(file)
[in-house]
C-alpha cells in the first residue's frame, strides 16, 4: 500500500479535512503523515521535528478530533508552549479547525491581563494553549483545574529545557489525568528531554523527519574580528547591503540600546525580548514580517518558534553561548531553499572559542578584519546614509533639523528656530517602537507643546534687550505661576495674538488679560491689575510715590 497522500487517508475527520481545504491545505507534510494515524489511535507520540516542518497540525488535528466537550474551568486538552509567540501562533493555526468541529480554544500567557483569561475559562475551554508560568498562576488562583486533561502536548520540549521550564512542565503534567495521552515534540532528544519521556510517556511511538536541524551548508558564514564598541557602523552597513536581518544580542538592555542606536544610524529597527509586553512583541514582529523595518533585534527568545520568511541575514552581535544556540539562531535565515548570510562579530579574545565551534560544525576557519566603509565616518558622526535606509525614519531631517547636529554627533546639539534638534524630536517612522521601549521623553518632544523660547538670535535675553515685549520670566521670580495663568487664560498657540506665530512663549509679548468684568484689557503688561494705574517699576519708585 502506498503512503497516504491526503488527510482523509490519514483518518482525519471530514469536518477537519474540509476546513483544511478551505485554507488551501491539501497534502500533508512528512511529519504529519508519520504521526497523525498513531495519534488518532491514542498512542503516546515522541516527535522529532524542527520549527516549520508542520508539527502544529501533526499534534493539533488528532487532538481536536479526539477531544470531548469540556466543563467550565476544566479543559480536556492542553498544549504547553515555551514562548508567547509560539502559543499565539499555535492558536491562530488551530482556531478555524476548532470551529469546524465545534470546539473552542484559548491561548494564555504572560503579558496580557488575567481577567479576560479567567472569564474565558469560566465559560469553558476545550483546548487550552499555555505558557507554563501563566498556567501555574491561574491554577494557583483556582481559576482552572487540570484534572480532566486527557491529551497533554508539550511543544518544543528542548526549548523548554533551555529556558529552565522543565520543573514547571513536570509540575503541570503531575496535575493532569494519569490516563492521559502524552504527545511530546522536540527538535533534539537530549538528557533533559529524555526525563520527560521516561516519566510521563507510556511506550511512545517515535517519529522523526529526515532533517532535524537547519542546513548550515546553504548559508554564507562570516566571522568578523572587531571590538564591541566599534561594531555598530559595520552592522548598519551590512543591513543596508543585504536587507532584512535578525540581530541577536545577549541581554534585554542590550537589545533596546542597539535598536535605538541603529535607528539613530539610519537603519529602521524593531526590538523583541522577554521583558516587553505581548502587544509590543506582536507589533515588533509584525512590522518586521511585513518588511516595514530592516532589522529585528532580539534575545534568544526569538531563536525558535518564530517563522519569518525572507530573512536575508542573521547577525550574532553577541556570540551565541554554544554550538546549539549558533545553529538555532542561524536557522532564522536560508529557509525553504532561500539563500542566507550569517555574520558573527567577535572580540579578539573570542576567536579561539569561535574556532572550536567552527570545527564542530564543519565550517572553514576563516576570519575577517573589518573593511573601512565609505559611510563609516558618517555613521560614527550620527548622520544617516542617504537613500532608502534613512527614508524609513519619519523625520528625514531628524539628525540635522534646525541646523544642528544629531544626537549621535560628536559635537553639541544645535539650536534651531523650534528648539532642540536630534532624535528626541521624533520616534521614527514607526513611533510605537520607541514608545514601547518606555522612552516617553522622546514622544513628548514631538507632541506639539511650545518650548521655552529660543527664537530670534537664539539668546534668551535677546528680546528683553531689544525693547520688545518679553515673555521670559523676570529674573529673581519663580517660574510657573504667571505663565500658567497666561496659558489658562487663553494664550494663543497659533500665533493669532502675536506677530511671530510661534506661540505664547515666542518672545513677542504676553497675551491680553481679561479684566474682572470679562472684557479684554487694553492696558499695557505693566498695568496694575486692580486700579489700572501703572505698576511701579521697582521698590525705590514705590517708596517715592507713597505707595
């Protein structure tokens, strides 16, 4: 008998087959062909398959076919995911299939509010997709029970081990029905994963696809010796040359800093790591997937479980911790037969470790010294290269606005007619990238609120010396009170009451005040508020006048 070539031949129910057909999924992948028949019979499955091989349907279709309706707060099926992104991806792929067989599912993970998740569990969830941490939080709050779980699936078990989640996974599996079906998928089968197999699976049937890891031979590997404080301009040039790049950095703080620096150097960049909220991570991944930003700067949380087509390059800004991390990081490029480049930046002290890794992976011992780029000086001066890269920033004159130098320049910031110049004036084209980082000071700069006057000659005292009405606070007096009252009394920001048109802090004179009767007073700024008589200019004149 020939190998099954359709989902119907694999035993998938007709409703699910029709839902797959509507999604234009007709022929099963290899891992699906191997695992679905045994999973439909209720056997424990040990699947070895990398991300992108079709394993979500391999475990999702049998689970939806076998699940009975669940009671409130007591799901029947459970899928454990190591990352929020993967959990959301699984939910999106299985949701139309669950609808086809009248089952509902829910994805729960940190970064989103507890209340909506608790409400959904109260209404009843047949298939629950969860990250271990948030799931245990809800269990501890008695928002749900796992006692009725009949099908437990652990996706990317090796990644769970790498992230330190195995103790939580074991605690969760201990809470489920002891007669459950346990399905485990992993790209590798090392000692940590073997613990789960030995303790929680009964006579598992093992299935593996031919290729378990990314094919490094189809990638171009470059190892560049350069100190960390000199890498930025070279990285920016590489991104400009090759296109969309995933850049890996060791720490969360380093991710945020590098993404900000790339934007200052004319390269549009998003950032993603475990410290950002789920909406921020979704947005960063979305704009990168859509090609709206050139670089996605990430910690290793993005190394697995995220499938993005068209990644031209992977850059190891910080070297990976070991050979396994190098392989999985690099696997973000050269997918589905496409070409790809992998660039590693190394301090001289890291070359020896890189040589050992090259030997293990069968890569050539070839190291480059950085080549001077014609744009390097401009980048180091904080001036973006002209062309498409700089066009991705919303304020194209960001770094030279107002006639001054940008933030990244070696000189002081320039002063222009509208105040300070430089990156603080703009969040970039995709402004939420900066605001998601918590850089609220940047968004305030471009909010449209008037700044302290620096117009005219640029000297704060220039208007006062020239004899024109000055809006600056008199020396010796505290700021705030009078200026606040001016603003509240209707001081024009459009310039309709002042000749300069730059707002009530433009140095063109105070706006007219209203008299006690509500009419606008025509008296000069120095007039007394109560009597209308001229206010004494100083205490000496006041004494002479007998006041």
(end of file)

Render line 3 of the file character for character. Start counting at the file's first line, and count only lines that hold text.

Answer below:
């Protein structure tokens, strides 16, 4: 008998087959062909398959076919995911299939509010997709029970081990029905994963696809010796040359800093790591997937479980911790037969470790010294290269606005007619990238609120010396009170009451005040508020006048 070539031949129910057909999924992948028949019979499955091989349907279709309706707060099926992104991806792929067989599912993970998740569990969830941490939080709050779980699936078990989640996974599996079906998928089968197999699976049937890891031979590997404080301009040039790049950095703080620096150097960049909220991570991944930003700067949380087509390059800004991390990081490029480049930046002290890794992976011992780029000086001066890269920033004159130098320049910031110049004036084209980082000071700069006057000659005292009405606070007096009252009394920001048109802090004179009767007073700024008589200019004149 020939190998099954359709989902119907694999035993998938007709409703699910029709839902797959509507999604234009007709022929099963290899891992699906191997695992679905045994999973439909209720056997424990040990699947070895990398991300992108079709394993979500391999475990999702049998689970939806076998699940009975669940009671409130007591799901029947459970899928454990190591990352929020993967959990959301699984939910999106299985949701139309669950609808086809009248089952509902829910994805729960940190970064989103507890209340909506608790409400959904109260209404009843047949298939629950969860990250271990948030799931245990809800269990501890008695928002749900796992006692009725009949099908437990652990996706990317090796990644769970790498992230330190195995103790939580074991605690969760201990809470489920002891007669459950346990399905485990992993790209590798090392000692940590073997613990789960030995303790929680009964006579598992093992299935593996031919290729378990990314094919490094189809990638171009470059190892560049350069100190960390000199890498930025070279990285920016590489991104400009090759296109969309995933850049890996060791720490969360380093991710945020590098993404900000790339934007200052004319390269549009998003950032993603475990410290950002789920909406921020979704947005960063979305704009990168859509090609709206050139670089996605990430910690290793993005190394697995995220499938993005068209990644031209992977850059190891910080070297990976070991050979396994190098392989999985690099696997973000050269997918589905496409070409790809992998660039590693190394301090001289890291070359020896890189040589050992090259030997293990069968890569050539070839190291480059950085080549001077014609744009390097401009980048180091904080001036973006002209062309498409700089066009991705919303304020194209960001770094030279107002006639001054940008933030990244070696000189002081320039002063222009509208105040300070430089990156603080703009969040970039995709402004939420900066605001998601918590850089609220940047968004305030471009909010449209008037700044302290620096117009005219640029000297704060220039208007006062020239004899024109000055809006600056008199020396010796505290700021705030009078200026606040001016603003509240209707001081024009459009310039309709002042000749300069730059707002009530433009140095063109105070706006007219209203008299006690509500009419606008025509008296000069120095007039007394109560009597209308001229206010004494100083205490000496006041004494002479007998006041």